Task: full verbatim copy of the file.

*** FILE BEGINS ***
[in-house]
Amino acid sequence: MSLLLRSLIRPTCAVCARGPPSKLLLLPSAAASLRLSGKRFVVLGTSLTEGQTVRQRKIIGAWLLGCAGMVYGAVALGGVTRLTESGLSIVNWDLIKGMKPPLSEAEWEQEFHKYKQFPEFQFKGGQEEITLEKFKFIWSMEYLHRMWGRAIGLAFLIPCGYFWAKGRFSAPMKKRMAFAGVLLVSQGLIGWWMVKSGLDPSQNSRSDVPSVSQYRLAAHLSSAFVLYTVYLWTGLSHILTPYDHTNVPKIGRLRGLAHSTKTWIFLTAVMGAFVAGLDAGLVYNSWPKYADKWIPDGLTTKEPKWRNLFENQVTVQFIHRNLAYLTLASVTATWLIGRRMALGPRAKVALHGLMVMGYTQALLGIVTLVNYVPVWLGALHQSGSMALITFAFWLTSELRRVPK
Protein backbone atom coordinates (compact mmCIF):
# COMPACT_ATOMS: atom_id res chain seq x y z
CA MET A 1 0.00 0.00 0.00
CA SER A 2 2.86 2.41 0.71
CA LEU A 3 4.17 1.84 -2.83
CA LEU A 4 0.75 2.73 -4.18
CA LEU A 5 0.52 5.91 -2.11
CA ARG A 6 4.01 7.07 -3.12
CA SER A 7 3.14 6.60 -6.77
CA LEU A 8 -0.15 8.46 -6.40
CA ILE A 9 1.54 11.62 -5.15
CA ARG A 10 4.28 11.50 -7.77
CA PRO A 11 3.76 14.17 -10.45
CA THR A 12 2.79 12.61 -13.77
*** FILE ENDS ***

[in-house]
Amino acid sequence: MSLLLRSLIRPTCAVCARGPPSKLLLLPSAAASLRLSGKRFVVLGTSLTEGQTVRQRKIIGAWLLGCAGMVYGAVALGGVTRLTESGLSIVNWDLIKGMKPPLSEAEWEQEFHKYKQFPEFQFKGGQEEITLEKFKFIWSMEYLHRMWGRAIGLAFLIPCGYFWAKGRFSAPMKKRMAFAGVLLVSQGLIGWWMVKSGLDPSQNSRSDVPSVSQYRLAAHLSSAFVLYTVYLWTGLSHILTPYDHTNVPKIGRLRGLAHSTKTWIFLTAVMGAFVAGLDAGLVYNSWPKYADKWIPDGLTTKEPKWRNLFENQVTVQFIHRNLAYLTLASVTATWLIGRRMALGPRAKVALHGLMVMGYTQALLGIVTLVNYVPVWLGALHQSGSMALITFAFWLTSELRRVPK
Protein backbone atom coordinates (compact mmCIF):
# COMPACT_ATOMS: atom_id res chain seq x y z
CA MET A 1 0.00 0.00 0.00
CA SER A 2 2.86 2.41 0.71
CA LEU A 3 4.17 1.84 -2.83
CA LEU A 4 0.75 2.73 -4.18
CA LEU A 5 0.52 5.91 -2.11
CA ARG A 6 4.01 7.07 -3.12
CA SER A 7 3.14 6.60 -6.77
CA LEU A 8 -0.15 8.46 -6.40
CA ILE A 9 1.54 11.62 -5.15
CA ARG A 10 4.28 11.50 -7.77
CA PRO A 11 3.76 14.17 -10.45
CA THR A 12 2.79 12.61 -13.77